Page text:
Australian budget 2023: Image of Australian $10 notes

This year’s federal budget included funding for several initiatives aimed at creating opportunities for Australians with disabilities and ensuring that the National Disability Insurance Scheme (NDIS) remains sustainable into the future.

The Albanese Government has committed to supporting Australians with disability by investing in the following:

  • Employment and employment opportunities
  • Better data collection so we can provide better services
  • Early intervention for autism
  • A more sustainable NDIS 

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The federal budget will invest $41 million through 2025-26 to help strengthen the supported employment sector to provide people with disabilities, and high support needs with access to a broader range of employment opportunities.

Around 160 supported employment organisations can apply for grants to assist them in upskilling supported employees, building the capacity of their support workforce or implementing innovative business models.

This will provide 16,000 people currently in supported employment with employment stability as the sector is set up to respond to future challenges.


Better Data Collection

A National Disability Data Asset (NDDA) will also be formally established in collaboration with states and territories. The commonwealth will provide a total of $31.4 million over four years.

When established, the NDDA will improve research, policy development, and service delivery and ensure government funding is best targeted. It will mean better, more responsive services for people who need them.

It will be co-governed between Commonwealth, state and territory governments – along with the disability community. Strong ethical oversight and privacy protections will be in place.

Autism Early Intervention

A total of $22.1 million will be invested over four years, from 2023-24, to deliver two new pilots to help develop evidence-based approaches for early intervention for infants with early signs of autism.

This will complement the government’s work in developing an Early Years Strategy, due for release by October this year, and the National Autism Strategy. 

The commonwealth will collaborate with state and territory maternal and child health networks to implement these pilots.

A more sustainable NDIS

The budget includes a $910 million commitment over four years to improve the NDIS, highlights of which include:

  • An investment of $429.5 million in boosting the NDIA’s workforce capability and systems to improve consistency and equity in decision-making for access and planning decisions for NDIS participants.
  • A commitment of $73.4 million to support participants in managing their plan within budget, including assistance from the NDIA during the year and holding plan managers, support coordinators and providers to account.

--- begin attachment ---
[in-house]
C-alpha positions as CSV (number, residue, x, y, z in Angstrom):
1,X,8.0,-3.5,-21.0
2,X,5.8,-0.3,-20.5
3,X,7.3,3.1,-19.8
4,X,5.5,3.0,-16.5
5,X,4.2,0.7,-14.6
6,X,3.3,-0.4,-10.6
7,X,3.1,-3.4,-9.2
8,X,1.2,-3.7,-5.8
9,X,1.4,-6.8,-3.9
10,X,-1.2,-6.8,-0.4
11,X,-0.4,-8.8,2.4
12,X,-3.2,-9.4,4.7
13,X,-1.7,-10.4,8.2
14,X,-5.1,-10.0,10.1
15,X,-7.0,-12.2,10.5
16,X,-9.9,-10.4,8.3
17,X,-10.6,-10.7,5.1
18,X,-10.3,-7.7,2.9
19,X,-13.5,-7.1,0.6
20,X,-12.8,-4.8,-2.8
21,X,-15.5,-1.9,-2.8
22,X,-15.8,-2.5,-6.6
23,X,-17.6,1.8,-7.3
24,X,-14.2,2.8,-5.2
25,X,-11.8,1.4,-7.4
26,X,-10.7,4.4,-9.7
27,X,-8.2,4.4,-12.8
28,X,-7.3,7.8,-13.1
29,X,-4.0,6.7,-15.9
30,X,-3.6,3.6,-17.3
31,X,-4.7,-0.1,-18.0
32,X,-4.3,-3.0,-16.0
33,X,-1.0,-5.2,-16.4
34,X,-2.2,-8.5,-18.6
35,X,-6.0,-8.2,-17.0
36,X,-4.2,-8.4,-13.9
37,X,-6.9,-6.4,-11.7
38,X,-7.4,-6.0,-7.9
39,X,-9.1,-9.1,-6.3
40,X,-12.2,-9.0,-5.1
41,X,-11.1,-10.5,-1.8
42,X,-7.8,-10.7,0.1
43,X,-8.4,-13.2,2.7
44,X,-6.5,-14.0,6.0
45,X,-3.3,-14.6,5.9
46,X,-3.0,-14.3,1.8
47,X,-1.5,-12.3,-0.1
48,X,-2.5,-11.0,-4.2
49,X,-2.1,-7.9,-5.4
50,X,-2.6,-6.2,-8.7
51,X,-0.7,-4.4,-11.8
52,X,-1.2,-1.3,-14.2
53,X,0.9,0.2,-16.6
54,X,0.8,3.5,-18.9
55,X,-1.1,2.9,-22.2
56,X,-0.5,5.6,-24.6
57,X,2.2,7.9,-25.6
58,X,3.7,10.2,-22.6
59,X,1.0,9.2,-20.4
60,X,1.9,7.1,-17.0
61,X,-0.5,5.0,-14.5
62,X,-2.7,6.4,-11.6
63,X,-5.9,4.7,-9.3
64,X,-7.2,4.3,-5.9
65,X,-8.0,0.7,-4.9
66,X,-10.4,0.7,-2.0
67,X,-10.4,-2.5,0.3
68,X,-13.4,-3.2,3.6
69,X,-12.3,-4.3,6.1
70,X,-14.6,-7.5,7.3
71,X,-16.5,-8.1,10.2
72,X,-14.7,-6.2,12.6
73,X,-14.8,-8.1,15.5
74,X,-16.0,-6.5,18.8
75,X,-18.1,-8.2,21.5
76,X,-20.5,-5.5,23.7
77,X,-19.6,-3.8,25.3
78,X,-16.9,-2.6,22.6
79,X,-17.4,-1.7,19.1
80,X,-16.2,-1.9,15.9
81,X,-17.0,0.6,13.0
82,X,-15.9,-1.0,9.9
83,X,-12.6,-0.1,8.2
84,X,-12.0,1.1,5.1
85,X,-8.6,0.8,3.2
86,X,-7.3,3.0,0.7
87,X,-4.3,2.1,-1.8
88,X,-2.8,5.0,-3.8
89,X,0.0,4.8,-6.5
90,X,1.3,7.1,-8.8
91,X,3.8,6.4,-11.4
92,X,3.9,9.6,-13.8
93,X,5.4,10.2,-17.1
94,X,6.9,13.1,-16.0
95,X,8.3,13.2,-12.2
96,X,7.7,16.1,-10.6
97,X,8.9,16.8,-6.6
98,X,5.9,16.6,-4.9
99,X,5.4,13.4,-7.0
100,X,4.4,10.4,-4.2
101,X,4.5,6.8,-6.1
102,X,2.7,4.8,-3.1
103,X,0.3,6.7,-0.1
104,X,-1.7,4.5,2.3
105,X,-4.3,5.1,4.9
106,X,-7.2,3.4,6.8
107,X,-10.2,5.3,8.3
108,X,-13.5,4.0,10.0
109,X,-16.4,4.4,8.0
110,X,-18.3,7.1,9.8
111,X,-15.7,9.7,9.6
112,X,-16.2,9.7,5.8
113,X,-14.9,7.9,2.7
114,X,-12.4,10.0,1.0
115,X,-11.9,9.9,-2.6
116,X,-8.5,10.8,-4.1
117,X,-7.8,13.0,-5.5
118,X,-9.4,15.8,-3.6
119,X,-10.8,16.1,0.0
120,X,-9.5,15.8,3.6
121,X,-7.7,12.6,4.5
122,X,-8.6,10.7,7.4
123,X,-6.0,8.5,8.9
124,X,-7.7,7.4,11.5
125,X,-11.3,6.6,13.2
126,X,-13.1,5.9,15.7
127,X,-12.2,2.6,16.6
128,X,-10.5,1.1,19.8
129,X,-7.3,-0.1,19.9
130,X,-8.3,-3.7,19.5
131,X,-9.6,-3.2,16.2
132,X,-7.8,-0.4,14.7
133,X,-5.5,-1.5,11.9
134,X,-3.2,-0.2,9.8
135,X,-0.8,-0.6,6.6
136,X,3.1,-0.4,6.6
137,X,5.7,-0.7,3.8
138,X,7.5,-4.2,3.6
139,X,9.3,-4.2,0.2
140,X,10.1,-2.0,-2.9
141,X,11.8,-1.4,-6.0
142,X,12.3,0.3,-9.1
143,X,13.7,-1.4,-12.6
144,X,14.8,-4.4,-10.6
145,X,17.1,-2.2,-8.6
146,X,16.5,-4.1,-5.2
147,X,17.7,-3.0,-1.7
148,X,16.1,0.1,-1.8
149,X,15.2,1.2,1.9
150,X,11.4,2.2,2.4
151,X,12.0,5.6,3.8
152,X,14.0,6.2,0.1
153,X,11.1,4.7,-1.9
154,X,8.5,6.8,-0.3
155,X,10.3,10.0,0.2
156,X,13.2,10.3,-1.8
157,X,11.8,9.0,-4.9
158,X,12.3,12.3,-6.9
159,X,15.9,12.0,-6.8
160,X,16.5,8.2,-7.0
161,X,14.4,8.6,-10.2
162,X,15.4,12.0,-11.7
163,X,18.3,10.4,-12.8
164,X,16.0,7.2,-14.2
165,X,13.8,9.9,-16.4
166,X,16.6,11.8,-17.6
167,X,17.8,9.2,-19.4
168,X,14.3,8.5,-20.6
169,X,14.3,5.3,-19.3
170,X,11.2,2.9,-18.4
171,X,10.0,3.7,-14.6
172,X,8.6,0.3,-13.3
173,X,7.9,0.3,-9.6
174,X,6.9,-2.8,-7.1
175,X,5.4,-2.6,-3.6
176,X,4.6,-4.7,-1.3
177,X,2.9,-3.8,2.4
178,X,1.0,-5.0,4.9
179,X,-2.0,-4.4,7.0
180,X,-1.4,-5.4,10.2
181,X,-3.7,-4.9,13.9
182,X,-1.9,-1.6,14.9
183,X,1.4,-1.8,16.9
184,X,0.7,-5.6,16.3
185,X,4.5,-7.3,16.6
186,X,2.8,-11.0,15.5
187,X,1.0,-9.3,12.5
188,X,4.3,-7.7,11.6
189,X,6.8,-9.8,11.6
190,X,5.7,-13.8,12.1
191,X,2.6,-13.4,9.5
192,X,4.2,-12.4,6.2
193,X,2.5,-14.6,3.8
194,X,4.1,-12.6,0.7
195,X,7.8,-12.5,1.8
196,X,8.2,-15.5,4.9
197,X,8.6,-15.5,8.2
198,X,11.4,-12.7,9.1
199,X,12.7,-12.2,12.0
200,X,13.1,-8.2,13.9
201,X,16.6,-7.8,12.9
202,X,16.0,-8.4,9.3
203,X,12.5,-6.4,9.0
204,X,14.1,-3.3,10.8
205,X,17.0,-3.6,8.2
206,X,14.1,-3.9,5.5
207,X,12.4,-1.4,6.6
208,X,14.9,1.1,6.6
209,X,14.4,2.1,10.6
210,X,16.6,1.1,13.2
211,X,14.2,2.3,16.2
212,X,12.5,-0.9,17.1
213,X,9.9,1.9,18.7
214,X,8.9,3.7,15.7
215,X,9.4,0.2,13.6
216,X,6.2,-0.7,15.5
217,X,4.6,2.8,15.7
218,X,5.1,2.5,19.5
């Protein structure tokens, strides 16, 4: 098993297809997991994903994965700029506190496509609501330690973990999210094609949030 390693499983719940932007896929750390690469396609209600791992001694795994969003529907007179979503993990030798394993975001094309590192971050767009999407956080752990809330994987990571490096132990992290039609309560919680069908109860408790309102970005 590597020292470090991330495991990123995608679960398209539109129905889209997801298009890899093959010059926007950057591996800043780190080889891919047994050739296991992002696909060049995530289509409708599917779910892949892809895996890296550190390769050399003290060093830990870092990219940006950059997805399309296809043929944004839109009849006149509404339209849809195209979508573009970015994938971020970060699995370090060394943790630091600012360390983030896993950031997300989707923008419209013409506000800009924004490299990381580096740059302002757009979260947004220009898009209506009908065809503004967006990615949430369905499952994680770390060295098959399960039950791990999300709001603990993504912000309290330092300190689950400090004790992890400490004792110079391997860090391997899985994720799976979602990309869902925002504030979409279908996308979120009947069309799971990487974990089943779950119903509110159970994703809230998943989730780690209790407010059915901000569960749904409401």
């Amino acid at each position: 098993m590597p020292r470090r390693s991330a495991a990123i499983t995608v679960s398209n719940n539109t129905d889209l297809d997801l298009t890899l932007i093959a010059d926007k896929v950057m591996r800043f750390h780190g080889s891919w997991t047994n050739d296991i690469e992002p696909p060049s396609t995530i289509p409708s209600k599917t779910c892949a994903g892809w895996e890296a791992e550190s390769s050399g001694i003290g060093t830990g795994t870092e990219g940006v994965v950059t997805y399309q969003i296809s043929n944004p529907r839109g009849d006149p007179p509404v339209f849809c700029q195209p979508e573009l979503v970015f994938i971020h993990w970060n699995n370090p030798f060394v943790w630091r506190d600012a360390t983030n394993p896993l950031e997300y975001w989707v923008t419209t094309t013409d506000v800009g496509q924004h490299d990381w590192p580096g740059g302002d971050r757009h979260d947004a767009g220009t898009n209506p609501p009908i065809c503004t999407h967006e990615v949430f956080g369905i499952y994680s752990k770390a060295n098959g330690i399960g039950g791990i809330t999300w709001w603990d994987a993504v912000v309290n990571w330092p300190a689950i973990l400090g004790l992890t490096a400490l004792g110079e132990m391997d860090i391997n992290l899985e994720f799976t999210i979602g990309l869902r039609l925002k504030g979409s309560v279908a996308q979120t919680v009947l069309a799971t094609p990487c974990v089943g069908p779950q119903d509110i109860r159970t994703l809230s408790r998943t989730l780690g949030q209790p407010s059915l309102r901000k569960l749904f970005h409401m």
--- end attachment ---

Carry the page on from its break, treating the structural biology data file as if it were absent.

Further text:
• Investment of $63.8 million to take a lifetime approach to ensure plans are more transparent and flexible for life events.
  • More than $56 million to strengthen supported independent living decisions, including introducing a home and living panel to improve consistency across decisions and updated guidelines for planners.
  • Almost $30 million to support the quality and effectiveness of services provided to participants by improving providing oversight and increasing evidence-based supports
  • A $24.6 million trial of blended payments models to increase incentives for providers to innovate service delivery and improve outcomes.
  • A $7.6 million pilot in partnership with communities to improve access to support in remote and First Nations communities.
  • A $48.3 million crackdown on fraud and non-compliant payments in the scheme and to develop a business case for new IT platforms and systems to detect and prevent fraud and non-compliant payments.

Other areas of investment

A range of other investments will also be made to support the 4.4 million Australians with a disability, including:

The Disability Royal Commission estimated a $27.7 billion cost to the economy in 2021-22 as a result of failures to provide people with a disability equal opportunity to participate in the economy and equal access to quality services.

The Albanese Government has reaffirmed its commitment to close these gaps and create a more inclusive society. Lifely is hopeful the government will keep its pledge to work with disability communities, NDIS providers, and the states and territories to co-design and implement these initiatives. As part of this, Lifely will look for opportunities to continue advocating for NDIS participants and families living in regional and rural Australia.